Each Anvil app is represented by a Git repository. If you click the Clone with Git button in the Version History dialog, you will be able to clone your Anvil app onto your own machine.
When cloned, the Git repository will be placed in a directory named using the app ID - that’s the string you see in the URL when
you’re editing the app in the Anvil Editor, and the string you get from
anvil.app.id in code. You can safely
rename the directory to whatever you like.
The files in the repository are everything Anvil uses to represent an app - there are no hidden configuration files that don’t get cloned.
The Git repository for your app contains:
anvil.yaml: The configuration relating to your app as a whole.
forms: The code and config for each of your Forms.
<form name>.py: The Python code for each Form is in a separate file. This is exactly the code you see in the Code View of the Editor.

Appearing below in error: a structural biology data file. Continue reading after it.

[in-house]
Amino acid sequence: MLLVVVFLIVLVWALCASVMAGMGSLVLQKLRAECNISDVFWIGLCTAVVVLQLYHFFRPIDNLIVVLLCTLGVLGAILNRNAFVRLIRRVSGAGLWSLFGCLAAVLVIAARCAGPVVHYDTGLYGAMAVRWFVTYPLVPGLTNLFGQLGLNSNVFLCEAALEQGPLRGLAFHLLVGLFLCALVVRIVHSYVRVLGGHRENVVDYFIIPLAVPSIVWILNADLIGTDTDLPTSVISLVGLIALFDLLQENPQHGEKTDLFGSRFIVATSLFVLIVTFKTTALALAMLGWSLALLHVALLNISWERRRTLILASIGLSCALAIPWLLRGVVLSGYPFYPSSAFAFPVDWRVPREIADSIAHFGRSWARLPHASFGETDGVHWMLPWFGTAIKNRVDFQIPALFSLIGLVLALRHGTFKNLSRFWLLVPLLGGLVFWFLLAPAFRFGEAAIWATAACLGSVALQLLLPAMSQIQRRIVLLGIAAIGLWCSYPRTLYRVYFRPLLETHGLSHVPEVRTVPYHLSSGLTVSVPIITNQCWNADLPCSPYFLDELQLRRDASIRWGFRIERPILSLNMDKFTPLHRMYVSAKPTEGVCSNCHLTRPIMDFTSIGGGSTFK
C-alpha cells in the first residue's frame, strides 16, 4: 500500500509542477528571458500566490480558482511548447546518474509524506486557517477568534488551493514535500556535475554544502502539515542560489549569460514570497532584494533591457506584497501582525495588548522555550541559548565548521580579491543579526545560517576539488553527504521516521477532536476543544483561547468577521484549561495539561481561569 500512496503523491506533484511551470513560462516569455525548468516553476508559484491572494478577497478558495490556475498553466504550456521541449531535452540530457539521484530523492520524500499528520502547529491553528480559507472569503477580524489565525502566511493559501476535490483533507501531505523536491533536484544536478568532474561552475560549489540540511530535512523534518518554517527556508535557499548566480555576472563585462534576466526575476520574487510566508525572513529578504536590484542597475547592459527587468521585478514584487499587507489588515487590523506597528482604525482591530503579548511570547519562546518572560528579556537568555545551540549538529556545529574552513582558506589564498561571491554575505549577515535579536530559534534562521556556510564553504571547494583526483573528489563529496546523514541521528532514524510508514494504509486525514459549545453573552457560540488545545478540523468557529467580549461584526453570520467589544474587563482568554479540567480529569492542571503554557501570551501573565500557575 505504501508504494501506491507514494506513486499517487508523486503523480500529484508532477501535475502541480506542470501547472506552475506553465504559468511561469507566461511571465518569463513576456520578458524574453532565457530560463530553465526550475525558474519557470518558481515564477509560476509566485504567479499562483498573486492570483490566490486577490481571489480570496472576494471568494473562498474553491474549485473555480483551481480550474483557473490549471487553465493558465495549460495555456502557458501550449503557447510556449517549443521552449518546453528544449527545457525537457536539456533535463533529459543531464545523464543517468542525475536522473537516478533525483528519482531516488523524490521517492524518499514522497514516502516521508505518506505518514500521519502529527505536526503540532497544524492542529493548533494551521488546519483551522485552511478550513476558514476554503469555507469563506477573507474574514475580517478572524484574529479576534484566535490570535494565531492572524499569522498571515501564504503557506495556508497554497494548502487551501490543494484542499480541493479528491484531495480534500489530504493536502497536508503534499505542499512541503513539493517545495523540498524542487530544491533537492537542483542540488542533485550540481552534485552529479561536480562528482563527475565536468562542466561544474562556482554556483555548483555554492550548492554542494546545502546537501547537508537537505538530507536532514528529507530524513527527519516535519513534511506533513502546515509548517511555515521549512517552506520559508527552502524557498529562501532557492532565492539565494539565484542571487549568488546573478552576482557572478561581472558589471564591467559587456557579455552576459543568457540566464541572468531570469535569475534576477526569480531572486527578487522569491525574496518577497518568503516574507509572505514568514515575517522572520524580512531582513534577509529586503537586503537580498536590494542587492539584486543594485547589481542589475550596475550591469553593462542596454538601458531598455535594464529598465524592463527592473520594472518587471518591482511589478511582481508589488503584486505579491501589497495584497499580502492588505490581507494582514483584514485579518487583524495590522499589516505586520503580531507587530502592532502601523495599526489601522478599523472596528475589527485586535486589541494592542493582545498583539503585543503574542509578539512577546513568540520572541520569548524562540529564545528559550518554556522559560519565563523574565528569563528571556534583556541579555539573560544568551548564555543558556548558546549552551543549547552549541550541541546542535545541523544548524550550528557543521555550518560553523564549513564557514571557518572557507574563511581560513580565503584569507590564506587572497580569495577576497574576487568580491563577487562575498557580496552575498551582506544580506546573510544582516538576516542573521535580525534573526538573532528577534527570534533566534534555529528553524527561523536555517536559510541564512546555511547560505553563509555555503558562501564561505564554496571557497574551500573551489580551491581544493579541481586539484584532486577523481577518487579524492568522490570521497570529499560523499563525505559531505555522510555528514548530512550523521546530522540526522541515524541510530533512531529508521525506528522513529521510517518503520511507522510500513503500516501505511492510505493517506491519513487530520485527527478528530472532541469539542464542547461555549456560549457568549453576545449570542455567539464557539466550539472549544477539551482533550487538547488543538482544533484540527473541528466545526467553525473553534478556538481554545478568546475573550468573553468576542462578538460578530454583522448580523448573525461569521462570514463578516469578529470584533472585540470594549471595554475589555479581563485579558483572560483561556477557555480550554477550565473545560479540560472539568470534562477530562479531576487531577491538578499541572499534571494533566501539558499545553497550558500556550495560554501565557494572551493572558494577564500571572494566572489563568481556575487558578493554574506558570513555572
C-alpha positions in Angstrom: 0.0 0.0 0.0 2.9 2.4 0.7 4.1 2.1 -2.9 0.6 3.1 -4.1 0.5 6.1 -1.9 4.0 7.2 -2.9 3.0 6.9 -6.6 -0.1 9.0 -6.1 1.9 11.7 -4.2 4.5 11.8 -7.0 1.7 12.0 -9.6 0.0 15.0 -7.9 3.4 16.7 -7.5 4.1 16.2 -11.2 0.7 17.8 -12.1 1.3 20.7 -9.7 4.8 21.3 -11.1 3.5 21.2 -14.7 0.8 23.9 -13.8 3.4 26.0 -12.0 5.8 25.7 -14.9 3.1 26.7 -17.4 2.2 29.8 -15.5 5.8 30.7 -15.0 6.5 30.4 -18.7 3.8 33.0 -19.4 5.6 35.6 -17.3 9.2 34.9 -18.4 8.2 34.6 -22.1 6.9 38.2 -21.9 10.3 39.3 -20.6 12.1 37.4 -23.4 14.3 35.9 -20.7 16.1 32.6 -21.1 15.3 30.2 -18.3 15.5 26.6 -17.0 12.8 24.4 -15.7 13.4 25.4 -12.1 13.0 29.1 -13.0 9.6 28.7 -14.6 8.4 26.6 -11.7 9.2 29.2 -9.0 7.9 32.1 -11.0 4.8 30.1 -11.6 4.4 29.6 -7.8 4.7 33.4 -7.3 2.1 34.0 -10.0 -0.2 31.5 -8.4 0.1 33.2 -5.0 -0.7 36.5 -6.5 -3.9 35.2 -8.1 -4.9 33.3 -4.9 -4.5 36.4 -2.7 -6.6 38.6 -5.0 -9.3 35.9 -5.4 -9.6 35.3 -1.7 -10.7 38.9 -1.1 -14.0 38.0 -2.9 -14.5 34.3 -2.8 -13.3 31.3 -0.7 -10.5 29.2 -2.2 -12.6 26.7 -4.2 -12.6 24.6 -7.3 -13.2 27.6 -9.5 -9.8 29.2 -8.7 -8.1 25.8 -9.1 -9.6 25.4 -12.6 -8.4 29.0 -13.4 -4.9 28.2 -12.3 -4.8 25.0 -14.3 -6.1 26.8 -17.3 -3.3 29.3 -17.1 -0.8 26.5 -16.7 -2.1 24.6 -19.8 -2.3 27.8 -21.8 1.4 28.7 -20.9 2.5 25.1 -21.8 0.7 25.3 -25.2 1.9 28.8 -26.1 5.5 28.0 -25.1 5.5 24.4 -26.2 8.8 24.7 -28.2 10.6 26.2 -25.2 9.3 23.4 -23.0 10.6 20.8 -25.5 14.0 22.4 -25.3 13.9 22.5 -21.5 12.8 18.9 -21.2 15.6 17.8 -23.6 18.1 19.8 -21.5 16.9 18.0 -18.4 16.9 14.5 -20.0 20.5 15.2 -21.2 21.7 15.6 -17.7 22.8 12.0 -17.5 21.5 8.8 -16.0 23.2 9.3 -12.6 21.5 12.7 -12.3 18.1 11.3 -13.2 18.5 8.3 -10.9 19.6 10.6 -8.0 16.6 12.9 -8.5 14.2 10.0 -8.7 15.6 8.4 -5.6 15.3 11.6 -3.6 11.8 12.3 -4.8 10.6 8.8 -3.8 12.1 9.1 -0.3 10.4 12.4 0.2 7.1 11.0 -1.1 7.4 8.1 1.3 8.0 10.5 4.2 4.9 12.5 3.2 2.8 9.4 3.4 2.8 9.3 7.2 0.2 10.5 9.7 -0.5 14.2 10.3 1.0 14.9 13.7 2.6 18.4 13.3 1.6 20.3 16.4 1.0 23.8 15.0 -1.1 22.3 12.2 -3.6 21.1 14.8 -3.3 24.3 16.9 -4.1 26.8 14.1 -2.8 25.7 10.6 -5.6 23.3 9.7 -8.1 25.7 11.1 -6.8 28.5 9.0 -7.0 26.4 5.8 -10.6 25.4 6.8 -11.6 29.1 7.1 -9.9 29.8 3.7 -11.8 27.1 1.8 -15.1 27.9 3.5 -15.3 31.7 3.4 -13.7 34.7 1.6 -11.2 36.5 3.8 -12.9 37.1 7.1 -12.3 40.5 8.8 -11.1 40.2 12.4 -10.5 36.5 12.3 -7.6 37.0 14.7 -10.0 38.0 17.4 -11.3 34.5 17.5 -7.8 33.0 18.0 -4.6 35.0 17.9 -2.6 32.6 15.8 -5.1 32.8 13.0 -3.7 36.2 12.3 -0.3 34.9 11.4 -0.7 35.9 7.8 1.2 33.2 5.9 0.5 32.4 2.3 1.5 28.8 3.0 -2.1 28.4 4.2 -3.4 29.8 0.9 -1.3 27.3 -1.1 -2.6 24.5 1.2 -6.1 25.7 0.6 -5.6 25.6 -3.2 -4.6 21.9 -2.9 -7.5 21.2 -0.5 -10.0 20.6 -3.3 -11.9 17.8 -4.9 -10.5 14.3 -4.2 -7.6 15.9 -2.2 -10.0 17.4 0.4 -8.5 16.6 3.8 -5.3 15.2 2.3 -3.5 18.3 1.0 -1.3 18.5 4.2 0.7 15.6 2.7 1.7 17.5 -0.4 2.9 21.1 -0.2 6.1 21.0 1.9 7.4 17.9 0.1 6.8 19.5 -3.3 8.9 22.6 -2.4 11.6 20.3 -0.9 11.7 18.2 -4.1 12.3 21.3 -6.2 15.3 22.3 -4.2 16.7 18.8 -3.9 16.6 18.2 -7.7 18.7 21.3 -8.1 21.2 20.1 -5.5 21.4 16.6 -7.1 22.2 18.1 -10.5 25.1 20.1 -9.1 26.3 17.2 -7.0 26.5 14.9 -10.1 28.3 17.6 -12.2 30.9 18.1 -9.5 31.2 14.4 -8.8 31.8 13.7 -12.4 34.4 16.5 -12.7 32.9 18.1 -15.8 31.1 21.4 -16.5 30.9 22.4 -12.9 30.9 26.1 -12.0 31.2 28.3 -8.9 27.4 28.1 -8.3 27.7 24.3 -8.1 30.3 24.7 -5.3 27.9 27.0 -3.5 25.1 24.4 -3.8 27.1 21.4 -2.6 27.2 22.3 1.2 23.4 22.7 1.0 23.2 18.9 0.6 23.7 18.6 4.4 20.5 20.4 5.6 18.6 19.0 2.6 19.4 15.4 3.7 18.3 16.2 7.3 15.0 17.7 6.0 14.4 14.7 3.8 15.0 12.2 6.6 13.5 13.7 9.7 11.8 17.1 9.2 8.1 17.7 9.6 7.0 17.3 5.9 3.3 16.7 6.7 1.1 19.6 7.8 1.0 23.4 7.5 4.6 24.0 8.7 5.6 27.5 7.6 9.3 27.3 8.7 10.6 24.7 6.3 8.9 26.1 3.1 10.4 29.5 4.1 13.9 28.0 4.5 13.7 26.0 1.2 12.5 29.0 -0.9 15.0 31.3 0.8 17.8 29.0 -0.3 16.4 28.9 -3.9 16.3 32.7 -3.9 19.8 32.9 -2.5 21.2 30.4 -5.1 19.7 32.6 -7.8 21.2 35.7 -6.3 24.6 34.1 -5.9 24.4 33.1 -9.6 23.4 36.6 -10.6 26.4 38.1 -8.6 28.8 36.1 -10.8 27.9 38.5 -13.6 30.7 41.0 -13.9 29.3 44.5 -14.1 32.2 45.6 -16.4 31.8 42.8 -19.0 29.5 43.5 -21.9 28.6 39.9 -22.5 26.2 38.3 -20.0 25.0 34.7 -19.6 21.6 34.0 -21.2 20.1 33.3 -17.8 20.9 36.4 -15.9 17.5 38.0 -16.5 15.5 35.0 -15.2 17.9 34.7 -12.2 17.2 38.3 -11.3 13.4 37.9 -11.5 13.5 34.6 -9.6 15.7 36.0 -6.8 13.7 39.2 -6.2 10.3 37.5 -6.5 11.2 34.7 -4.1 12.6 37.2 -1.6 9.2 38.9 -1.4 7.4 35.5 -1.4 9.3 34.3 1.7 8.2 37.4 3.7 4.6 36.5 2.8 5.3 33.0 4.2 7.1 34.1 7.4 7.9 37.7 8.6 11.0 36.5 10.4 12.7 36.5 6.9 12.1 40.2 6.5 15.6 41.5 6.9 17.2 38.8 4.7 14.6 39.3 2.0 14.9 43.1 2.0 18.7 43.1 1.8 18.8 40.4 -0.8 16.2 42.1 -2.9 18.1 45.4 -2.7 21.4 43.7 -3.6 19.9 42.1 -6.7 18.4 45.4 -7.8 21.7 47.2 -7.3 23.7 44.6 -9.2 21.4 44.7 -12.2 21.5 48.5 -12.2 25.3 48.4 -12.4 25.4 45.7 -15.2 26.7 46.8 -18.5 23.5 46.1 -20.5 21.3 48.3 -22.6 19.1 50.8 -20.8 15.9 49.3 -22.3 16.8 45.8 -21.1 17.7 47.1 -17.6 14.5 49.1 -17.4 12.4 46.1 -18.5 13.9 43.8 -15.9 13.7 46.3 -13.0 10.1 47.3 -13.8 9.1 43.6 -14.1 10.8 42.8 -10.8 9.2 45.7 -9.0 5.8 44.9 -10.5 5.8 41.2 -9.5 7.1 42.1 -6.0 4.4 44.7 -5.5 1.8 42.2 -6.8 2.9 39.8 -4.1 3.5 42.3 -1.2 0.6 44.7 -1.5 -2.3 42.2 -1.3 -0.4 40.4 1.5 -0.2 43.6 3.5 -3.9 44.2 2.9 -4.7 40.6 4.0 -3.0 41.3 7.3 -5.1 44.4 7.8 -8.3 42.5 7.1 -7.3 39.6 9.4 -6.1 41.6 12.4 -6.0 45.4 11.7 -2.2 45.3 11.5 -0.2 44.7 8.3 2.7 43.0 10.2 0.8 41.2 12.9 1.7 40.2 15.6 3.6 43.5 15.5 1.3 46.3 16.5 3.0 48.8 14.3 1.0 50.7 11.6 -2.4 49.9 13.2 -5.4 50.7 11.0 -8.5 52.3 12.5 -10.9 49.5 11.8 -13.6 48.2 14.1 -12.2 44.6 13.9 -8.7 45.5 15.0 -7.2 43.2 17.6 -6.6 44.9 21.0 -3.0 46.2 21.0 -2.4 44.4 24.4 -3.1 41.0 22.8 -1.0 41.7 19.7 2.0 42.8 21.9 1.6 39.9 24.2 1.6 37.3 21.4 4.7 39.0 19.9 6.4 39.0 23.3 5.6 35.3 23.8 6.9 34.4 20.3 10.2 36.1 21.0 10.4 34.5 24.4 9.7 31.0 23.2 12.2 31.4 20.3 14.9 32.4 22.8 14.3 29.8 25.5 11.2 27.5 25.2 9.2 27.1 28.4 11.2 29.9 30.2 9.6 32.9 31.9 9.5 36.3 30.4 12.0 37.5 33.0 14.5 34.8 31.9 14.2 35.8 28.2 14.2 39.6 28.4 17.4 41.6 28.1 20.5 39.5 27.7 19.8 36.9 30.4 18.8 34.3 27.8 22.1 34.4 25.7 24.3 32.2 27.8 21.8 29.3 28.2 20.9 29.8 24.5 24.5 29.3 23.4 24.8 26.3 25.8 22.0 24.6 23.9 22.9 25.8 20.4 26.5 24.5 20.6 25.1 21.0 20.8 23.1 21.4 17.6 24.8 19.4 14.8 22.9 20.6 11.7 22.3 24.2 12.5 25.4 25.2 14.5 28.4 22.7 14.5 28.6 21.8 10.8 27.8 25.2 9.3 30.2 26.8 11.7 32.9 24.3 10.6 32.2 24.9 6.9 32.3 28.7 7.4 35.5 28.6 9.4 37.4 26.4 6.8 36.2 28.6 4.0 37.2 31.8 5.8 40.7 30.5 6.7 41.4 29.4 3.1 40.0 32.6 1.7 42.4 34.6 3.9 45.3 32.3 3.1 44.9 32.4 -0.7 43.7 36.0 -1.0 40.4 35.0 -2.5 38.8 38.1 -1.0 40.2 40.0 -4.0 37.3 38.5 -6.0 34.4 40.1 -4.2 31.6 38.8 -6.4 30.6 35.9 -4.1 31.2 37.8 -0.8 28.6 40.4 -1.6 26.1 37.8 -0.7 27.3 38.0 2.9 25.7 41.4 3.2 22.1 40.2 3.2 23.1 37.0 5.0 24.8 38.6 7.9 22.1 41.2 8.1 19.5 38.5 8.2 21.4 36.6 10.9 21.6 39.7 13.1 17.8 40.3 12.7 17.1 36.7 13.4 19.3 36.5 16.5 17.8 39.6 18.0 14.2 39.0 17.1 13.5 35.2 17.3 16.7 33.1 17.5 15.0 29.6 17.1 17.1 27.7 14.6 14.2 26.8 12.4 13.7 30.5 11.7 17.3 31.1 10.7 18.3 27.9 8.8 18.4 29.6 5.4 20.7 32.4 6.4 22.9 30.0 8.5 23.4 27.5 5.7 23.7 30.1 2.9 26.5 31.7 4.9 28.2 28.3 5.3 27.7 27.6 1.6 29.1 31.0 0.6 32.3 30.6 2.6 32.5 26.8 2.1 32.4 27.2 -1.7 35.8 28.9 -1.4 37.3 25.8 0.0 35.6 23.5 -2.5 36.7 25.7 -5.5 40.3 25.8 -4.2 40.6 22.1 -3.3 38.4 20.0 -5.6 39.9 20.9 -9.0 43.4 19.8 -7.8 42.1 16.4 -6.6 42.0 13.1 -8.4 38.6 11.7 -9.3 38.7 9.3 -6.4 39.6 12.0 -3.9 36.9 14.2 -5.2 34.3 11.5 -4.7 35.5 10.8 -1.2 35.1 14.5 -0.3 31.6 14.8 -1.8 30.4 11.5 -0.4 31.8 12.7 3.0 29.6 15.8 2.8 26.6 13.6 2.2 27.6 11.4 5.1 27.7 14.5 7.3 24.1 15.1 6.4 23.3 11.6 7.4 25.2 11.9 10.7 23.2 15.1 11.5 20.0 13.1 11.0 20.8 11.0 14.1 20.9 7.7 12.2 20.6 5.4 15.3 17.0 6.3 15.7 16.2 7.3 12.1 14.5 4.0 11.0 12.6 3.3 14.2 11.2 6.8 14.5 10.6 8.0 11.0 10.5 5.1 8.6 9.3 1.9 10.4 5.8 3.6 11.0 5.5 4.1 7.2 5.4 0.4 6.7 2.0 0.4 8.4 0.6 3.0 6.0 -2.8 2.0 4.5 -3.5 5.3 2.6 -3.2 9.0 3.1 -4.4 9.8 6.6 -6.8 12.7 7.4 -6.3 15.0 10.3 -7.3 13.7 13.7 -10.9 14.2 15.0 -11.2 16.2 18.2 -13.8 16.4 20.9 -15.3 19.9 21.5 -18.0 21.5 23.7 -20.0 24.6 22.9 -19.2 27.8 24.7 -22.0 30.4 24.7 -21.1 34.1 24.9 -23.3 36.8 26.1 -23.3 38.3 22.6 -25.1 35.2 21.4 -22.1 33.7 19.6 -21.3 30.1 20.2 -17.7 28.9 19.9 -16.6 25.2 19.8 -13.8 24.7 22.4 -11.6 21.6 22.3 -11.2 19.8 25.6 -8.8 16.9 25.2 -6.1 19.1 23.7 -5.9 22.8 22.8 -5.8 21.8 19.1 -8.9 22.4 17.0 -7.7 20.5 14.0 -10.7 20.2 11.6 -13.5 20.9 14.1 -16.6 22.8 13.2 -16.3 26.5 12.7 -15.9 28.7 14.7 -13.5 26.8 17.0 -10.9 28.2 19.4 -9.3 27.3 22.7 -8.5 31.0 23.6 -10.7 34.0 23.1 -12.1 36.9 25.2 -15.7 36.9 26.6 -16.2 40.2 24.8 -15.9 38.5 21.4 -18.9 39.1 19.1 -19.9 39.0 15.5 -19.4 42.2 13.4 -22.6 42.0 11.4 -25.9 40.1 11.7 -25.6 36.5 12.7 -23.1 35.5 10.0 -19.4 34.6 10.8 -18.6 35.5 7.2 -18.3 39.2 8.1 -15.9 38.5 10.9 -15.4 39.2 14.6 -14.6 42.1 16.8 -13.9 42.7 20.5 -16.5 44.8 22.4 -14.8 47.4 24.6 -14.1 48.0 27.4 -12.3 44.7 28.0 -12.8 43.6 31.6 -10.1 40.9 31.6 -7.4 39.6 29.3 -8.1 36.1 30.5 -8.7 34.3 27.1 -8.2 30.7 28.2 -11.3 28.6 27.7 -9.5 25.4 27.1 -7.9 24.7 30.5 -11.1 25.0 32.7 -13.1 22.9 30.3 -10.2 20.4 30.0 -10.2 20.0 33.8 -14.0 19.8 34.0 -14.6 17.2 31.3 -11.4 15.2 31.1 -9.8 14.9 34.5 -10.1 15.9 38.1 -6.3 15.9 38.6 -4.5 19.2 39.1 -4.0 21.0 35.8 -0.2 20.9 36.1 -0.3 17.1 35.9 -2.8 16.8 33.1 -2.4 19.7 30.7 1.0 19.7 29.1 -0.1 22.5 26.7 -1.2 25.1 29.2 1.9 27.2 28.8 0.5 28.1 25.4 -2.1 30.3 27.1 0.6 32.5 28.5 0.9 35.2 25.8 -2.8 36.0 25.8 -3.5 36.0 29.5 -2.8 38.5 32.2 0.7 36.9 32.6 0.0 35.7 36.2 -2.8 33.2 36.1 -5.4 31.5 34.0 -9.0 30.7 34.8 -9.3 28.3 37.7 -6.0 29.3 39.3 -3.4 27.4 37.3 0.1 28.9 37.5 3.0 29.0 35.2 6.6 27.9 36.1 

<form name>.yaml: This file defines the Form’s template, its properties, its components and their properties.
server_modules: The Python code for each of your Server Modules. This is exactly the code you see in the Code View of the Editor.
theme: Configuration files relating to the functionality found in the Theme section of the App Browser.
assets: The files contained in the Assets part of the Theme section.
You can edit the files in the repo and make commits. You can then push these commits back to Anvil and you will see them in the Editor. If you have made changes in the Anvil Editor as well, you can pull these and merge or rebase, as you normally would when collaborating on a project using Git. That way, you can use the drag-and-drop Anvil Editor and modify the code in a local IDE - there should rarely be merge conflicts if you do this.
master branch represents the version of the app in the Anvil Editor. If a published version is
selected, this is represented by the
To authenticate your local Git with Anvil, you can either use your Anvil username and password, or copy an SSH public key into the Clone With Git dialog. This must be the SSH key you’re using with Git.
If you’re using two factor authentication you must use SSH rather than username and password.